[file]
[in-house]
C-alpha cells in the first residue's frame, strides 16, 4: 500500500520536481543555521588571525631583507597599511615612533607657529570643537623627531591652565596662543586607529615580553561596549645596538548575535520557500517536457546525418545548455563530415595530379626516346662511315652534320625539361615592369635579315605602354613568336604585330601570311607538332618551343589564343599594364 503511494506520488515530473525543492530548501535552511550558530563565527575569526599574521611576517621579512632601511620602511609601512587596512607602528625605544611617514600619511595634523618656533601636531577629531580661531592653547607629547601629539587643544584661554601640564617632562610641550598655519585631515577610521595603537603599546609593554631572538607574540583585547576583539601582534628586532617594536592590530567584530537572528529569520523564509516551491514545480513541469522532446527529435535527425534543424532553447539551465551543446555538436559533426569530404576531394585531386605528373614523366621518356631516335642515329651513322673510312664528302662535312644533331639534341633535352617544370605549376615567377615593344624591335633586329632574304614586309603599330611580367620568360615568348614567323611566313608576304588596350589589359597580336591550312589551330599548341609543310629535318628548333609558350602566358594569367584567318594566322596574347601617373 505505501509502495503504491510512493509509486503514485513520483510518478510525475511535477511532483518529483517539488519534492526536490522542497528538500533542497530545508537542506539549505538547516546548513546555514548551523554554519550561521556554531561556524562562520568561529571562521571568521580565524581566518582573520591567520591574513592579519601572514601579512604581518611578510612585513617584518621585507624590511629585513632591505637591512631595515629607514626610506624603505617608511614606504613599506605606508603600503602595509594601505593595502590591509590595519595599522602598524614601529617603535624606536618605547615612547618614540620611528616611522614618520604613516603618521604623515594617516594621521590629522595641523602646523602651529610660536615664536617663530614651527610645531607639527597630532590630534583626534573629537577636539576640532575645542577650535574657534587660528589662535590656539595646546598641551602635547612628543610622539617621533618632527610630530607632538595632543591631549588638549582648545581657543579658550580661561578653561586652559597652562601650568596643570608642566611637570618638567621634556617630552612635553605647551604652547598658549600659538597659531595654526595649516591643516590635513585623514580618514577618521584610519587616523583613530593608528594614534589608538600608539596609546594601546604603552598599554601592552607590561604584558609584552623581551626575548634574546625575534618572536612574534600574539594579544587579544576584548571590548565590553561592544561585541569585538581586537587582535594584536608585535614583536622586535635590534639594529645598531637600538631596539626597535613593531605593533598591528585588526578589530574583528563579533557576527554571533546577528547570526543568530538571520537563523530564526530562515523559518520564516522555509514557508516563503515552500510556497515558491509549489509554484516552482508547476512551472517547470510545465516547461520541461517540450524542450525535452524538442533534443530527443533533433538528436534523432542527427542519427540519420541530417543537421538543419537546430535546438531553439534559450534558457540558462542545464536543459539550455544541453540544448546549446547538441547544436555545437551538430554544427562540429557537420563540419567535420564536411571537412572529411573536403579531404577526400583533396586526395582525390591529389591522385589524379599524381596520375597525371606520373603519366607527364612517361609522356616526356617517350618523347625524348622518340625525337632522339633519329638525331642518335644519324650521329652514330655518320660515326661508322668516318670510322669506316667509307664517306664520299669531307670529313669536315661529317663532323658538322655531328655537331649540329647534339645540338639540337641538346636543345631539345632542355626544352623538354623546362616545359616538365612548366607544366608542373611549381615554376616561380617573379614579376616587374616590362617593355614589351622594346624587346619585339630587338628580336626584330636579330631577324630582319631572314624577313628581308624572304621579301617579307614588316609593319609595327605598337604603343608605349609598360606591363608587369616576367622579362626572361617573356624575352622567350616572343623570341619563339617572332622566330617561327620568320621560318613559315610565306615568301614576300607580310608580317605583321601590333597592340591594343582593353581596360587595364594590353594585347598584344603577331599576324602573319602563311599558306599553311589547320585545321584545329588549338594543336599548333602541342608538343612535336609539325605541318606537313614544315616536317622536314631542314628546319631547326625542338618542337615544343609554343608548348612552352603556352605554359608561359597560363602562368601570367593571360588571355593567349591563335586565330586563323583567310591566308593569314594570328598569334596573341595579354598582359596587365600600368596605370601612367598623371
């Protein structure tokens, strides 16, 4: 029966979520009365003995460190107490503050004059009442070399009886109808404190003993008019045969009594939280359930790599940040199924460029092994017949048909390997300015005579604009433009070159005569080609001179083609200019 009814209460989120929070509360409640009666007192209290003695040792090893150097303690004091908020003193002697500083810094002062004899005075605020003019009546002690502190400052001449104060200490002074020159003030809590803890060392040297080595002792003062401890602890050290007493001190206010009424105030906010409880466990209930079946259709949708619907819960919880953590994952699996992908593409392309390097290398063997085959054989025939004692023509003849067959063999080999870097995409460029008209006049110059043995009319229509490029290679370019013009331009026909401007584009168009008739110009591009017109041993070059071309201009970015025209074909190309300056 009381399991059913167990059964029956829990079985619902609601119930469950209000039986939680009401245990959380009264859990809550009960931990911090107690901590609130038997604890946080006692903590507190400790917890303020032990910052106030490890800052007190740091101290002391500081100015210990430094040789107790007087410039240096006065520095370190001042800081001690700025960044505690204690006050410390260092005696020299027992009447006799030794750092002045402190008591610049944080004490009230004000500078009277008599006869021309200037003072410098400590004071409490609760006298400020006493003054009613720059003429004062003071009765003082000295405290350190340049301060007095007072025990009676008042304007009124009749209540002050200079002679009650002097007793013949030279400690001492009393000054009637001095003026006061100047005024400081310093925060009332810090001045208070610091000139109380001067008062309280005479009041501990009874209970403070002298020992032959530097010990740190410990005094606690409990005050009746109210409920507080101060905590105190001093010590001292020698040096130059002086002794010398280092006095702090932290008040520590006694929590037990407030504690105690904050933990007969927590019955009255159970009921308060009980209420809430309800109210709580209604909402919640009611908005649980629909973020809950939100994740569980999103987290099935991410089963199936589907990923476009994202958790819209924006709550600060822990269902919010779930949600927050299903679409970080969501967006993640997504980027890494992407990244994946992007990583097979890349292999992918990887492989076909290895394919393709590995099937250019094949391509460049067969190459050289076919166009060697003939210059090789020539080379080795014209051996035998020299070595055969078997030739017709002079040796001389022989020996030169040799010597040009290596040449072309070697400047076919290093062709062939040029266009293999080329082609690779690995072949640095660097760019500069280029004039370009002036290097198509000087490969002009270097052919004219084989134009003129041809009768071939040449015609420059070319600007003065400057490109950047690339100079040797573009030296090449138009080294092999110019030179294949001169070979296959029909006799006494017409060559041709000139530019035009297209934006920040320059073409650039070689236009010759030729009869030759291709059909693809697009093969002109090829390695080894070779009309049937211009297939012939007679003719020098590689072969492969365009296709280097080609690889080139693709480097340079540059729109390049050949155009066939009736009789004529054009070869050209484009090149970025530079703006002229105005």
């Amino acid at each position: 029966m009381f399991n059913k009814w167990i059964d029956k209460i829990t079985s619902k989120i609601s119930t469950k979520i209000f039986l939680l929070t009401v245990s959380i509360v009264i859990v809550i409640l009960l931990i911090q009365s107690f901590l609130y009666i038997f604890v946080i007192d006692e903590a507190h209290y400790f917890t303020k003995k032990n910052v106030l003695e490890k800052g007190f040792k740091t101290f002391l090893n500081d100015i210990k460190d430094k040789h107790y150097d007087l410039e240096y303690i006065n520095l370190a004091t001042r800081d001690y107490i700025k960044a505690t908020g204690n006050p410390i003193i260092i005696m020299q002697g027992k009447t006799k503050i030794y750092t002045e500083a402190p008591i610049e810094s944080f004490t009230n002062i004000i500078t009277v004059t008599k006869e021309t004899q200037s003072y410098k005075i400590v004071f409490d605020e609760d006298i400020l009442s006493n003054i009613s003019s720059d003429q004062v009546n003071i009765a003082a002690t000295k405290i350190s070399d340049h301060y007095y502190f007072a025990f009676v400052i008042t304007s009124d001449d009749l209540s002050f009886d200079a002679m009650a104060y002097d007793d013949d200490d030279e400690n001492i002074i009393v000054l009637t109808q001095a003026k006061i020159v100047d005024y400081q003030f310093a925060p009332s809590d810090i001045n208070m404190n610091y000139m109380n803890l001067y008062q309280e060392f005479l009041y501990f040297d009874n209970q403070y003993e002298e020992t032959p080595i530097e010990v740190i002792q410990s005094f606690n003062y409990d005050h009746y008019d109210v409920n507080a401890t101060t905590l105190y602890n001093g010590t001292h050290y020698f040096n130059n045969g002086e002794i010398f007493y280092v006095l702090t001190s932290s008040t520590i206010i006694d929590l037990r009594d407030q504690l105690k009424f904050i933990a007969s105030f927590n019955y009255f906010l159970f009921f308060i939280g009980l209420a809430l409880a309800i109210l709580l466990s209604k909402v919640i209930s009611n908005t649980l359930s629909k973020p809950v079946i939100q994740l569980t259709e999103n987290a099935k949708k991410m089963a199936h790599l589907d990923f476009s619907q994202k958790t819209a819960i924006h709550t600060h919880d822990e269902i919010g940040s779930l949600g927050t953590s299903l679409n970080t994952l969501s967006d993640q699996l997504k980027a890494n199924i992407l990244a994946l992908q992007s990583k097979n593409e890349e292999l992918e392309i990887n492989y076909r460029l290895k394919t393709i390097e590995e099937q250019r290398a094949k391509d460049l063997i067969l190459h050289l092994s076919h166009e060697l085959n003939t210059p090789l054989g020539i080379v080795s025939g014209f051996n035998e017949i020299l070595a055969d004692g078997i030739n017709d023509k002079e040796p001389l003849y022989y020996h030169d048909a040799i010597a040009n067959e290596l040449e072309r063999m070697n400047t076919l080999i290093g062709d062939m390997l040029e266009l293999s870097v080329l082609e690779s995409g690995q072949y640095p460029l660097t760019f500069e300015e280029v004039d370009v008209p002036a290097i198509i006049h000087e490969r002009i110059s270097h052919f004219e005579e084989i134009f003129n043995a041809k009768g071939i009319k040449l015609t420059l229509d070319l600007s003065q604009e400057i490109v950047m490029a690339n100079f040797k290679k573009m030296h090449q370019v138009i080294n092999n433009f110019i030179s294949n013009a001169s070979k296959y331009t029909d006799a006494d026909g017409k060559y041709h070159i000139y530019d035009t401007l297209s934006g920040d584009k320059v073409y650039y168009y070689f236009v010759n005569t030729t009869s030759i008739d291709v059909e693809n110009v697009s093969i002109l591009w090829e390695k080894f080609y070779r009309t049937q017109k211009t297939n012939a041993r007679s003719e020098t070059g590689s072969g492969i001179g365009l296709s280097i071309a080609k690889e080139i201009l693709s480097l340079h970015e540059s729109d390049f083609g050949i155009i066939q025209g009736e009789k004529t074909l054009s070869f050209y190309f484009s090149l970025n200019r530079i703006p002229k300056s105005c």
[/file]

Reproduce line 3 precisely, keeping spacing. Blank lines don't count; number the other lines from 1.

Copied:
């Protein structure tokens, strides 16, 4: 029966979520009365003995460190107490503050004059009442070399009886109808404190003993008019045969009594939280359930790599940040199924460029092994017949048909390997300015005579604009433009070159005569080609001179083609200019 009814209460989120929070509360409640009666007192209290003695040792090893150097303690004091908020003193002697500083810094002062004899005075605020003019009546002690502190400052001449104060200490002074020159003030809590803890060392040297080595002792003062401890602890050290007493001190206010009424105030906010409880466990209930079946259709949708619907819960919880953590994952699996992908593409392309390097290398063997085959054989025939004692023509003849067959063999080999870097995409460029008209006049110059043995009319229509490029290679370019013009331009026909401007584009168009008739110009591009017109041993070059071309201009970015025209074909190309300056 009381399991059913167990059964029956829990079985619902609601119930469950209000039986939680009401245990959380009264859990809550009960931990911090107690901590609130038997604890946080006692903590507190400790917890303020032990910052106030490890800052007190740091101290002391500081100015210990430094040789107790007087410039240096006065520095370190001042800081001690700025960044505690204690006050410390260092005696020299027992009447006799030794750092002045402190008591610049944080004490009230004000500078009277008599006869021309200037003072410098400590004071409490609760006298400020006493003054009613720059003429004062003071009765003082000295405290350190340049301060007095007072025990009676008042304007009124009749209540002050200079002679009650002097007793013949030279400690001492009393000054009637001095003026006061100047005024400081310093925060009332810090001045208070610091000139109380001067008062309280005479009041501990009874209970403070002298020992032959530097010990740190410990005094606690409990005050009746109210409920507080101060905590105190001093010590001292020698040096130059002086002794010398280092006095702090932290008040520590006694929590037990407030504690105690904050933990007969927590019955009255159970009921308060009980209420809430309800109210709580209604909402919640009611908005649980629909973020809950939100994740569980999103987290099935991410089963199936589907990923476009994202958790819209924006709550600060822990269902919010779930949600927050299903679409970080969501967006993640997504980027890494992407990244994946992007990583097979890349292999992918990887492989076909290895394919393709590995099937250019094949391509460049067969190459050289076919166009060697003939210059090789020539080379080795014209051996035998020299070595055969078997030739017709002079040796001389022989020996030169040799010597040009290596040449072309070697400047076919290093062709062939040029266009293999080329082609690779690995072949640095660097760019500069280029004039370009002036290097198509000087490969002009270097052919004219084989134009003129041809009768071939040449015609420059070319600007003065400057490109950047690339100079040797573009030296090449138009080294092999110019030179294949001169070979296959029909006799006494017409060559041709000139530019035009297209934006920040320059073409650039070689236009010759030729009869030759291709059909693809697009093969002109090829390695080894070779009309049937211009297939012939007679003719020098590689072969492969365009296709280097080609690889080139693709480097340079540059729109390049050949155009066939009736009789004529054009070869050209484009090149970025530079703006002229105005």